NU Online News Service, Oct. 8, 8:28 a.m. – Texas Insurance Commissioner Jose Montemayor recently issued an emergency cease-and-desist order to stop Employers Mutual, L.L.C., from selling health insurance policies or collecting premiums in Texas after learning that the company has quit paying claims.
On Sept. 14, Texas Department of Insurance attorneys filed a notice of hearing with the State Office of Administrative Hearings seeking minimum fines of $1 million each and a cease-and-desist order against Employers Mutual, 18 other unlicensed entities and two unlicensed persons involved in an alleged illegal health insurance scheme.
“When the company stopped paying claims, it became apparent that we needed speedier action to prevent more Texans from falling victim to this unauthorized insurance scheme,” Sara Waitt, senior associate commissioner for Legal and Compliance, says.
Employers Mutual is a limited liability company of Carson City, Nevada. Also targeted in the insurance department’s action are William R. Kokott and Nicholas E. Angelos, who hold positions with that company; American Benefit Society of Turnersville, New Jersey; Sierra Administration Inc. of Reno, Nevada; and 16 purported trade or occupational association, according to the department.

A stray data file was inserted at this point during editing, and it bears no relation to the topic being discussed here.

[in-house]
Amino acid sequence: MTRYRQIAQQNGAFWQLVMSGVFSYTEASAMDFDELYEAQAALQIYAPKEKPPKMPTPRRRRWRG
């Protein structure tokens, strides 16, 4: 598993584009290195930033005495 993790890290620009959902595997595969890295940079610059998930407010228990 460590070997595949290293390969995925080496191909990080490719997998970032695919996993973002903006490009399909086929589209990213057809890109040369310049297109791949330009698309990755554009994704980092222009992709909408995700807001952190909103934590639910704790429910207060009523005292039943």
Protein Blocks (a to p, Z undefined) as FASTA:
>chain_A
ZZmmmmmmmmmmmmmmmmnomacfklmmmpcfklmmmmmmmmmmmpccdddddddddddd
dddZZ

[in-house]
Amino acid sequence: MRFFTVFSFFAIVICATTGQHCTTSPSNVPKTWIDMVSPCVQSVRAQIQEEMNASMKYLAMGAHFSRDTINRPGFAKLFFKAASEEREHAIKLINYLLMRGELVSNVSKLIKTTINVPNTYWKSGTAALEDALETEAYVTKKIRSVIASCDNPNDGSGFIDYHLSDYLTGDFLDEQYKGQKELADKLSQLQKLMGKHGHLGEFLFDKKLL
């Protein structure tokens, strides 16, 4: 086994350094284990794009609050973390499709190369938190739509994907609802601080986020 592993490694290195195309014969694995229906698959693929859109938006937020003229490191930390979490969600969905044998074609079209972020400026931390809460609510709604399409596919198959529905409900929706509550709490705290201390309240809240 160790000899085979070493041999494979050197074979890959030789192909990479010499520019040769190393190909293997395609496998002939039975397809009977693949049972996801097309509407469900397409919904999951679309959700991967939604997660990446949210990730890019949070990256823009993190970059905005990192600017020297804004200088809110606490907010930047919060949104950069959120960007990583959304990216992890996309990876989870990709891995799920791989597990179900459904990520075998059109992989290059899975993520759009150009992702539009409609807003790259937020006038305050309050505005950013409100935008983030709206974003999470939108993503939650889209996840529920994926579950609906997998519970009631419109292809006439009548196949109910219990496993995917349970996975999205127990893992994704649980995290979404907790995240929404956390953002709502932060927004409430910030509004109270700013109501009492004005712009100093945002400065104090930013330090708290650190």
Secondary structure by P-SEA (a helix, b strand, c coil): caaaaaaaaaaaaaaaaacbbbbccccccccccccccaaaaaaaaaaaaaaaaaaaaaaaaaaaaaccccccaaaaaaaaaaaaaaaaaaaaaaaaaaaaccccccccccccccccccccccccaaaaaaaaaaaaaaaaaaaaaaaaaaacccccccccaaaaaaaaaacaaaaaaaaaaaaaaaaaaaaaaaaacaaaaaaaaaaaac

The Texas department estimates that approximately 4,600 Texans are enrolled in the plan. Texas Department of Insurance is sending letters informing all of them that Montemayor has ordered Employers Mutual to stop collecting premiums. They also should seek other health insurance coverage as soon as possible, the department says.
For further information, Employers Mutual enrollees may contact the department at 1-800-252-3439.
A hearing on TDI’s original petition for a permanent order and fines is scheduled for 9 a.m. Oct. 17 at the State Office of Administrative Hearings in Austin.
State insurance regulators in Colorado, Florida, Nevada and Oklahoma are taking action against some of the same entities and persons, the department says.
Texas Department of Insurance is considering taking disciplinary action against any licensed insurance agents whom sold the Employers Mutual health plan.
The department is seeking a civil penalty from each party of the greater amount of either $1 million or $10,000 for each act of violation and for each day of violation.